Serving Second Chances Offers a Complex View of Homelessness in Dallas
Serving Second Chances begins with a gorgeous shot of the Dallas skyline before the camera pans down to a man sleeping on a bench in front of City Hall. During a Robert Johnson lookalike contest at The Stewpot, guitarist Gerald Williams showed up out of nowhere and won first prize. His promise as a guitarist had been derailed by crack addiction. When documentarian Alan Govenar interviewed Williams, he asked him where he was living. Williams explained he went many places, but was guarded about where he actually slept. Eventually he showed the filmmaker the bench he slept on from 3-6 a.m., in between police patrols.
Govenar started working with The Stewpot three years ago on the reconstruction of 508 Park, a historical building in Dallas where Robert Johnson recorded the majority of his music. He also conceptualized the upcoming Museum of Street Culture for the project, a museum he will curate as founding director that will expand the outreach of The Stewpot with a focus on artwork by the homeless. He was asked if he wanted to make a film about the museum and how it will interface with the resource center for Dallas' homeless and at-risk individuals. “It’s a place of safety,” says Govenar, of The Stewpot. “It’s a temporary home in the world of homelessness.” 508 Park had its heyday during the 1930s, when everyone was touched by homelessness, displacement and dislocation during The Great Depression.
“In today’s world, the fastest growing homeless population is the family homeless,” says Govenar. One couple is stable in the beginning of the film, even gets married at The Stewpot. But after her husband goes on a binge, the wife ends up visiting him in the county jail. In a particularly moving scene, another woman struggles to make ends meet while taking care of her mother, who suffers from dementia.
Right away he had trouble narrowing the film’s focus. Initially it's about the creation of the Museum of Street Culture, but it gradually hones in on daily operations at The Stewpot. The more deeply he observed the services provided daily by The Stewpot, the more he realized what a remarkable place it is. The film seamlessly follows its principle subjects over a challenging span of two and a half years. These individuals are front and center, with The Stewpot serving as the core that brings them all together.
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The art program at The Stewpot, started by artist Pamela Nelson in 1975, particularly struck Govenar. He talked to different artists in the program who worked in the open arts studio and immediately decided to focus on human qualities instead of scratching the surface of what it means to be homeless. Govenar wanted to show the journey of their lives and how it evolves over time. One of the artists, Velietta Dickens Rogers, contracted HIV after being raped as a teenager. After becoming a shut-in, she discovered the art program, which brought her long-sought peace.
Serving Second Chances is focused on the exemplary work and services provided by The Stewpot. But the film is also about homelessness more generally. The film centers on Dallas, but could be about any city in the country. Each person in the film is homeless for a different reason. Many are itinerant and localized, but this film shows all sorts of contributing factors, defying all stereotypes. One woman is an engineer, who admits that after having a negative view of homeless people she found herself a victim of circumstance. After coming to Dallas, she lost her job. Then a drunk driver killed her husband and daughter on Mother’s Day.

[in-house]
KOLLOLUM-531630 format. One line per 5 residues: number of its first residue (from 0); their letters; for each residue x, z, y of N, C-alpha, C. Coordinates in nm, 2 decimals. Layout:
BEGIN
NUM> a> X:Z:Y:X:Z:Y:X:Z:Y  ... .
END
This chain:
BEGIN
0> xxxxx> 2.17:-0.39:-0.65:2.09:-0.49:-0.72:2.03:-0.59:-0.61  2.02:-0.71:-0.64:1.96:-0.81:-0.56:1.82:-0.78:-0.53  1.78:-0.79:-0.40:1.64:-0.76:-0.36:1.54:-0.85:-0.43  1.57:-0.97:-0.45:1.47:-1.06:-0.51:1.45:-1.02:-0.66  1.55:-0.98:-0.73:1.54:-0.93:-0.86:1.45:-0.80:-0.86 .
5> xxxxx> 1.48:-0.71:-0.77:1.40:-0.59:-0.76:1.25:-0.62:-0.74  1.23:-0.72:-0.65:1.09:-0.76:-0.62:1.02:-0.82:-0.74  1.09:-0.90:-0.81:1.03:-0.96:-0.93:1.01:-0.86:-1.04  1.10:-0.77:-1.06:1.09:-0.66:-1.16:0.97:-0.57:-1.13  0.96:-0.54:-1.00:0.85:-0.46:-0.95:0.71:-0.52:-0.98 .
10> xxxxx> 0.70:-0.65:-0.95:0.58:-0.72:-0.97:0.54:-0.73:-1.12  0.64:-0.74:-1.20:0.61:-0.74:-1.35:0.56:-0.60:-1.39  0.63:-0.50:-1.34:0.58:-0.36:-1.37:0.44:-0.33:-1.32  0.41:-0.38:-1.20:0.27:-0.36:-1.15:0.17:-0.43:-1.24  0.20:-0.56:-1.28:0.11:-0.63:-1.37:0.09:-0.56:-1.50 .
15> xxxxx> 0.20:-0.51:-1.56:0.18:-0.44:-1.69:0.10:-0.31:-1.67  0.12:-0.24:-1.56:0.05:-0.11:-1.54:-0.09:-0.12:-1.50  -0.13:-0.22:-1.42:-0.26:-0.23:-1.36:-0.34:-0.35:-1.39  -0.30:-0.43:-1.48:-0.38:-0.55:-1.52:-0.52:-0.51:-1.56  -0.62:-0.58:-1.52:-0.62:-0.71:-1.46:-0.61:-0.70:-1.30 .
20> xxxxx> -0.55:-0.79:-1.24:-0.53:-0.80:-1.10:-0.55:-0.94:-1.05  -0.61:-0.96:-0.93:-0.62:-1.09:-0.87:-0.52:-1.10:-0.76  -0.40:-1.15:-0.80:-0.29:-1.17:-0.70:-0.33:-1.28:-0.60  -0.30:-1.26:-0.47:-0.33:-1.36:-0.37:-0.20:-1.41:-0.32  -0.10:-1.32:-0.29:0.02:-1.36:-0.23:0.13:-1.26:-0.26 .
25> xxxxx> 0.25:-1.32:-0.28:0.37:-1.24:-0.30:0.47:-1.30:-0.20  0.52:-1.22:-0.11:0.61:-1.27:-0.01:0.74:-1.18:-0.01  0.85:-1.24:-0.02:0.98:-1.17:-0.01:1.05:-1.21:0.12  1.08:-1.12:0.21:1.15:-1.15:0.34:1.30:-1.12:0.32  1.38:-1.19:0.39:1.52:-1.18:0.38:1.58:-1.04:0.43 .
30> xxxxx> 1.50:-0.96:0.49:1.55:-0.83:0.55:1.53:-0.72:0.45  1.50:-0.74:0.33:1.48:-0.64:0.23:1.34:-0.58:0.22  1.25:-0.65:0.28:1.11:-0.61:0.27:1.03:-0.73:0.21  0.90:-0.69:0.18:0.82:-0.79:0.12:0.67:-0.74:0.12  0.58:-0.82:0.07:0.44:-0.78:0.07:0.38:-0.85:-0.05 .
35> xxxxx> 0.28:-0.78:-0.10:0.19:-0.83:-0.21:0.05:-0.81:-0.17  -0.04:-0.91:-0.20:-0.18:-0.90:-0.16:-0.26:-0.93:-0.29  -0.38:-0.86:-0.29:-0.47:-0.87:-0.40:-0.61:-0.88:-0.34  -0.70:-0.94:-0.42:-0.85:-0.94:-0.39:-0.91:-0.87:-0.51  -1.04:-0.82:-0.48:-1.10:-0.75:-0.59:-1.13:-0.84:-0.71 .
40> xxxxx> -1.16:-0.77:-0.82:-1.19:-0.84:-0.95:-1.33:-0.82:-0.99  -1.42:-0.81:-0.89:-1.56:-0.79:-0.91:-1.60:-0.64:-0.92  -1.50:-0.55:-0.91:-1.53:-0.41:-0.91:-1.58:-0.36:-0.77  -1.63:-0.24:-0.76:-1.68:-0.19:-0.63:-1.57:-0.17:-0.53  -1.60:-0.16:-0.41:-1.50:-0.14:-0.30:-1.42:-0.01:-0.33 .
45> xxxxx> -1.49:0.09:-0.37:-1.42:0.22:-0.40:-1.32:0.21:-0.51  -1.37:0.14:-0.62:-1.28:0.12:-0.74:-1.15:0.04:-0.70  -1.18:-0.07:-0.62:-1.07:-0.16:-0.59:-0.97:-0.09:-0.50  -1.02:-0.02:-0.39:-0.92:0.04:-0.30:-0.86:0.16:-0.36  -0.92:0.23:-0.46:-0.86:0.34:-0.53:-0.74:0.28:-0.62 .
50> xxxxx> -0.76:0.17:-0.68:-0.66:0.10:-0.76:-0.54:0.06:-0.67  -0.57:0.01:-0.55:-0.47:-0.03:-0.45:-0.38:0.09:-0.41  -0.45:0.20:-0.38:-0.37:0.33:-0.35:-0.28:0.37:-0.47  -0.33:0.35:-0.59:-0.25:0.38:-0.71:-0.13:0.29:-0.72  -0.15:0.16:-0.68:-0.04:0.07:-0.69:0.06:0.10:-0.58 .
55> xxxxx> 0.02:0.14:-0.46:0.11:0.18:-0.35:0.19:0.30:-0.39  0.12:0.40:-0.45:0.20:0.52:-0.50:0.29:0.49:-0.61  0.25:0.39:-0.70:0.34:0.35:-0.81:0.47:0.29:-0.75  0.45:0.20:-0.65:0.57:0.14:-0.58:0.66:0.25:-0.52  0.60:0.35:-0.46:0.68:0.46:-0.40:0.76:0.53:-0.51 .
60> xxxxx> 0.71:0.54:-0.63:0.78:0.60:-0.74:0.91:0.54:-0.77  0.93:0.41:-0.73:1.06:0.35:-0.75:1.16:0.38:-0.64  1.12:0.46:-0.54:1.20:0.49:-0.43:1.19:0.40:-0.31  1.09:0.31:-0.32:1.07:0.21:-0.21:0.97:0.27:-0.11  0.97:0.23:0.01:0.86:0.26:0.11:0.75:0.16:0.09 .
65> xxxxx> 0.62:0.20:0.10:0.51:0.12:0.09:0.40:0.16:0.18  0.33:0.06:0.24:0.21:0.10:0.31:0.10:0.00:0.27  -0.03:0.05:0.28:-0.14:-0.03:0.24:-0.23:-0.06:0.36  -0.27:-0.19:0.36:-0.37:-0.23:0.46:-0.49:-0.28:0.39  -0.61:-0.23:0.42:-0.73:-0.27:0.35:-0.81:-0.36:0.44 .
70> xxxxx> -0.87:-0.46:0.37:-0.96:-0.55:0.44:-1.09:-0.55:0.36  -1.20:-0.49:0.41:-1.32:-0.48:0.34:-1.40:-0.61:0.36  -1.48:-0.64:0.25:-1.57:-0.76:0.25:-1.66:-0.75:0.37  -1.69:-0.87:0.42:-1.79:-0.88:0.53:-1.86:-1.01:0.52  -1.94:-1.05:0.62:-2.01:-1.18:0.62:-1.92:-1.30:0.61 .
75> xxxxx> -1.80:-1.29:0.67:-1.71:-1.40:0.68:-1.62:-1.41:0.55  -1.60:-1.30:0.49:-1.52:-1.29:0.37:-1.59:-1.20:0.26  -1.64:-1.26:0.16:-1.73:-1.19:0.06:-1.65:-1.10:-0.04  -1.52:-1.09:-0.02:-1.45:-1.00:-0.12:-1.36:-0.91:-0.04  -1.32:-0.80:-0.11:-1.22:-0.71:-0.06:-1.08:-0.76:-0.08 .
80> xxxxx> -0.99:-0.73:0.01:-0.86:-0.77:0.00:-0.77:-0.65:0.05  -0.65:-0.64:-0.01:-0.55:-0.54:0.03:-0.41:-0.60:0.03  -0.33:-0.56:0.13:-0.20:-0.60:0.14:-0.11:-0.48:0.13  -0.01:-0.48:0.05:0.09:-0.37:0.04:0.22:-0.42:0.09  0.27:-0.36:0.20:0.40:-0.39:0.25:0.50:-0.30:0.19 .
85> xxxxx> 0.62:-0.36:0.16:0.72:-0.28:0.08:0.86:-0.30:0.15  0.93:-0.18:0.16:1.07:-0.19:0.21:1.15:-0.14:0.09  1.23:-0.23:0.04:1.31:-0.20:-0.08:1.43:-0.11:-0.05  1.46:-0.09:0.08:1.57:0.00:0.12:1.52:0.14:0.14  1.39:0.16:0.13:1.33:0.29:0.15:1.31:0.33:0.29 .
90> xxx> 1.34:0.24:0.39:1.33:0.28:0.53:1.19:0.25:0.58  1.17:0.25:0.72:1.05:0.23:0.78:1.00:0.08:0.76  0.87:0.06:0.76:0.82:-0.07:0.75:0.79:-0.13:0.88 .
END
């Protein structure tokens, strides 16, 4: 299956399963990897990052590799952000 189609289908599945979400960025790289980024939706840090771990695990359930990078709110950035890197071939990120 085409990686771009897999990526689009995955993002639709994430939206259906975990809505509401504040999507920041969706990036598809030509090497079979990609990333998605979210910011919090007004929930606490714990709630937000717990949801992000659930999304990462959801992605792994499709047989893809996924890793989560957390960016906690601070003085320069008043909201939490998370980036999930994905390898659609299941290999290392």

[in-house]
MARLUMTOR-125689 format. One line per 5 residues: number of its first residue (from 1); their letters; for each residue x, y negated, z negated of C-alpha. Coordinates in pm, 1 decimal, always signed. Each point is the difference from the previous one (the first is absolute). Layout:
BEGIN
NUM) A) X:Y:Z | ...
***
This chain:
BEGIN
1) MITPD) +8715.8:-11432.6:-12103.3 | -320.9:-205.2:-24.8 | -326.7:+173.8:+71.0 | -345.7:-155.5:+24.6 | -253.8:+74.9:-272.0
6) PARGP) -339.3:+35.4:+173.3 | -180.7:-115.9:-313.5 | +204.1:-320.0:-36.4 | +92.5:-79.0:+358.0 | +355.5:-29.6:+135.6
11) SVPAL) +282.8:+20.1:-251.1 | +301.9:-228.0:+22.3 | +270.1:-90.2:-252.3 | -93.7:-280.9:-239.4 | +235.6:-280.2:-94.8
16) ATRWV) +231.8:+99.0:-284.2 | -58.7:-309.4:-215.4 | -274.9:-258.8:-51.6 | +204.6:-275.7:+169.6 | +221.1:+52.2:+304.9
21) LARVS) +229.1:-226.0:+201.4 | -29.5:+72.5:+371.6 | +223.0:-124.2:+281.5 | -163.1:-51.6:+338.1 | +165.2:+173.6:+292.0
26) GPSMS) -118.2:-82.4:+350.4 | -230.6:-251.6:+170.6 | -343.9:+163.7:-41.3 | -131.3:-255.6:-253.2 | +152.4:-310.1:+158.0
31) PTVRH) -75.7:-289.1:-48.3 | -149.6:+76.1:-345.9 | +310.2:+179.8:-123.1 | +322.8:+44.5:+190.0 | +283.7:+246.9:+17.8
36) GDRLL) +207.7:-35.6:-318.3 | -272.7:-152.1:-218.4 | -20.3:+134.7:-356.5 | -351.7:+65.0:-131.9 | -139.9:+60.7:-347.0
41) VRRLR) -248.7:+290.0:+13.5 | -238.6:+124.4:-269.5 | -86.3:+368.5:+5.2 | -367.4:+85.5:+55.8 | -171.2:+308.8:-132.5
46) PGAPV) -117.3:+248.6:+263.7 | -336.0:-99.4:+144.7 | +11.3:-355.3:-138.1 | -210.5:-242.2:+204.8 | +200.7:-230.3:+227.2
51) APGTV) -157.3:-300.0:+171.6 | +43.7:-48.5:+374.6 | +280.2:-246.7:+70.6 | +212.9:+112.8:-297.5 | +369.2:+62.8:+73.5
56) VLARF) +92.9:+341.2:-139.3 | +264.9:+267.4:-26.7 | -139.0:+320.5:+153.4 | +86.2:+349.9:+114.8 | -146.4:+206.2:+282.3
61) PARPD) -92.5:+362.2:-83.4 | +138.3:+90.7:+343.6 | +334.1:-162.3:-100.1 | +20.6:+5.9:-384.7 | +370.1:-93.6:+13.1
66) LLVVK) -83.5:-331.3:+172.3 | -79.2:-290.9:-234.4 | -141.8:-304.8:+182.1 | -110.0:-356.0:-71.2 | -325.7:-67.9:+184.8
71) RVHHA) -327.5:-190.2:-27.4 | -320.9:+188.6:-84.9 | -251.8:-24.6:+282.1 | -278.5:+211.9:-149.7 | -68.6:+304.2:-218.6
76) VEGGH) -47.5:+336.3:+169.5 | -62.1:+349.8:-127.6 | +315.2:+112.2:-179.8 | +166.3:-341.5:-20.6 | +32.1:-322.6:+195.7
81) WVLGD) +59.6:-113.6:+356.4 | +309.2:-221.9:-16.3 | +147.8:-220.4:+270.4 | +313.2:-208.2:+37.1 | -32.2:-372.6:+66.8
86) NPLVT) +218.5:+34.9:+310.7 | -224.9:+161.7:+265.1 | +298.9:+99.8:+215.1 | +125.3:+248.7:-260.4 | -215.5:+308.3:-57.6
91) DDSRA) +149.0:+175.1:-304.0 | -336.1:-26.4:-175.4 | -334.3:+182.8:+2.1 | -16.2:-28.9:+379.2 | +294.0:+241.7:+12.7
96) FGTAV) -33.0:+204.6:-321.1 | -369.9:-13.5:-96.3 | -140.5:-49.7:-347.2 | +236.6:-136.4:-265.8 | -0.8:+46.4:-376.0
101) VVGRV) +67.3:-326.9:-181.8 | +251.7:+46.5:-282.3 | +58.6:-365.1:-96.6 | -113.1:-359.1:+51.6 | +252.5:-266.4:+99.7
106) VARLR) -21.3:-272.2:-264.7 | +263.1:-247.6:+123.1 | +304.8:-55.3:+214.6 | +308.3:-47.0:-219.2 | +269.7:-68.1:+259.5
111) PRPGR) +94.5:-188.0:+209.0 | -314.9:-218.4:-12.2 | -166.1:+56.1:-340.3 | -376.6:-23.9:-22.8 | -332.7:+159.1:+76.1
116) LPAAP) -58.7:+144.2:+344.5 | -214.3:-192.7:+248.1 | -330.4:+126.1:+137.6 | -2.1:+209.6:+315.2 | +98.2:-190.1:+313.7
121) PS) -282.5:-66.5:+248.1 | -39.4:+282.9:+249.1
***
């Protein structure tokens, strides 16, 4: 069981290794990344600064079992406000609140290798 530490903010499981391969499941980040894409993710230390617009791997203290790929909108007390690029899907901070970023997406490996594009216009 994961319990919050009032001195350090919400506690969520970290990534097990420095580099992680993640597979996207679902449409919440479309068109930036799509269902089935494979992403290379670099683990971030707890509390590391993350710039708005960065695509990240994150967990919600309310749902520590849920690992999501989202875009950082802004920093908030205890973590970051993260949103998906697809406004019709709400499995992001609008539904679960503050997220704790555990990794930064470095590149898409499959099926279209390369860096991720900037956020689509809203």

The cinematography from Didier Dorant is extraordinary. Much of the footage was shot with a handheld camera, but you would never guess it by the steady shots of street altercations and arrests. Govenar’s son, producer Shy Guy, known for fusing several different genres of music, provides the film’s straightforward hip-hop score. “We used a lot of his beats because his music seemed so appropriate to the subject matter,” says Govenar. After the theatrical version is released this fall, a shorter version of the film will be released for a November 6 television broadcast on KERA's Frame of Mind series. Distribution of independent documentary films is tough and competitive. “We’re living in the golden age of the feature-length documentary,” says Govenar. Homelessness is a tough issue to address, one that everyone is aware of, but difficult to understand. Many people are afraid of the homeless. But Serving Second Chances is about changing perceptions of the issue.
The film explores the tension between the aesthetic and the informational. Govenar uses a very specific pacing that is not as slow as television or typical of documentaries, with its elaborate presentation and high-speed editing. The film is lyrical and takes the viewer into a deeper sense of reality as events unfold. Tackling the subject of homelessness from many different angles, the documentary provokes a visceral response. “Part of what draws me into making films is that I stand in awe of the world I’m experiencing,” says Govenar.
Govenar has now completed a couple dozen films. “It’s really been a journey,” he says. “For me the biggest joy is in the making of the work.”
Serving Second Chances will be shown on Thursday, October 15, at Angelika Film Center.
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